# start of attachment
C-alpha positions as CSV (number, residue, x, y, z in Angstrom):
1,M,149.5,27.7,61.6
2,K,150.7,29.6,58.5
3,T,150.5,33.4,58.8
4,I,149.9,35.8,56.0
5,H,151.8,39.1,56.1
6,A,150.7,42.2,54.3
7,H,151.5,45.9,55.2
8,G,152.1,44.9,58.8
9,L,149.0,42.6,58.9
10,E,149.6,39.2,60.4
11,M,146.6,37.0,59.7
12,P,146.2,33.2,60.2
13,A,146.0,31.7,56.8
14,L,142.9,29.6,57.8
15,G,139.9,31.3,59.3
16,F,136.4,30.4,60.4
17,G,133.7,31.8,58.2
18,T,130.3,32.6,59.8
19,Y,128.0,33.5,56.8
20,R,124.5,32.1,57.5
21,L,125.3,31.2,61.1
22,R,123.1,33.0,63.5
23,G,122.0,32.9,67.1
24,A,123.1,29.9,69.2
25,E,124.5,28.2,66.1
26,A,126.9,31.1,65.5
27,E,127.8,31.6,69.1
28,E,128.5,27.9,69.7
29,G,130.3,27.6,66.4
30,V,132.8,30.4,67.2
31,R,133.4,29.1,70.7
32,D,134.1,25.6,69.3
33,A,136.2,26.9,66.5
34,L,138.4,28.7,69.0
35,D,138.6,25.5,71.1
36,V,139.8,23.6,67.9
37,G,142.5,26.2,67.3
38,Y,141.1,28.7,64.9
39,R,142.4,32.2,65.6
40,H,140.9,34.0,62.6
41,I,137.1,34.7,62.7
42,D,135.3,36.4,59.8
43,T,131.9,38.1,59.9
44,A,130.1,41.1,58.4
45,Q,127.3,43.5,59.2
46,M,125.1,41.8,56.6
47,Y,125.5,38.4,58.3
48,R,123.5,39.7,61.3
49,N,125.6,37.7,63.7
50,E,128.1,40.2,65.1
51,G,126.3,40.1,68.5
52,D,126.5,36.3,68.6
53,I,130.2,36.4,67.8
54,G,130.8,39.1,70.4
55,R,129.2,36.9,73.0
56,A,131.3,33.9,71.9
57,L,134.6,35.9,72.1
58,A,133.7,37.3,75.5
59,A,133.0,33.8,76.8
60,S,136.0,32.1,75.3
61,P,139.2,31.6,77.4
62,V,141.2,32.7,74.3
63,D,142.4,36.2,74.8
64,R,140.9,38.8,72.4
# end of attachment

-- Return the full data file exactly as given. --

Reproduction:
C-alpha positions as CSV (number, residue, x, y, z in Angstrom):
1,M,149.5,27.7,61.6
2,K,150.7,29.6,58.5
3,T,150.5,33.4,58.8
4,I,149.9,35.8,56.0
5,H,151.8,39.1,56.1
6,A,150.7,42.2,54.3
7,H,151.5,45.9,55.2
8,G,152.1,44.9,58.8
9,L,149.0,42.6,58.9
10,E,149.6,39.2,60.4
11,M,146.6,37.0,59.7
12,P,146.2,33.2,60.2
13,A,146.0,31.7,56.8
14,L,142.9,29.6,57.8
15,G,139.9,31.3,59.3
16,F,136.4,30.4,60.4
17,G,133.7,31.8,58.2
18,T,130.3,32.6,59.8
19,Y,128.0,33.5,56.8
20,R,124.5,32.1,57.5
21,L,125.3,31.2,61.1
22,R,123.1,33.0,63.5
23,G,122.0,32.9,67.1
24,A,123.1,29.9,69.2
25,E,124.5,28.2,66.1
26,A,126.9,31.1,65.5
27,E,127.8,31.6,69.1
28,E,128.5,27.9,69.7
29,G,130.3,27.6,66.4
30,V,132.8,30.4,67.2
31,R,133.4,29.1,70.7
32,D,134.1,25.6,69.3
33,A,136.2,26.9,66.5
34,L,138.4,28.7,69.0
35,D,138.6,25.5,71.1
36,V,139.8,23.6,67.9
37,G,142.5,26.2,67.3
38,Y,141.1,28.7,64.9
39,R,142.4,32.2,65.6
40,H,140.9,34.0,62.6
41,I,137.1,34.7,62.7
42,D,135.3,36.4,59.8
43,T,131.9,38.1,59.9
44,A,130.1,41.1,58.4
45,Q,127.3,43.5,59.2
46,M,125.1,41.8,56.6
47,Y,125.5,38.4,58.3
48,R,123.5,39.7,61.3
49,N,125.6,37.7,63.7
50,E,128.1,40.2,65.1
51,G,126.3,40.1,68.5
52,D,126.5,36.3,68.6
53,I,130.2,36.4,67.8
54,G,130.8,39.1,70.4
55,R,129.2,36.9,73.0
56,A,131.3,33.9,71.9
57,L,134.6,35.9,72.1
58,A,133.7,37.3,75.5
59,A,133.0,33.8,76.8
60,S,136.0,32.1,75.3
61,P,139.2,31.6,77.4
62,V,141.2,32.7,74.3
63,D,142.4,36.2,74.8
64,R,140.9,38.8,72.4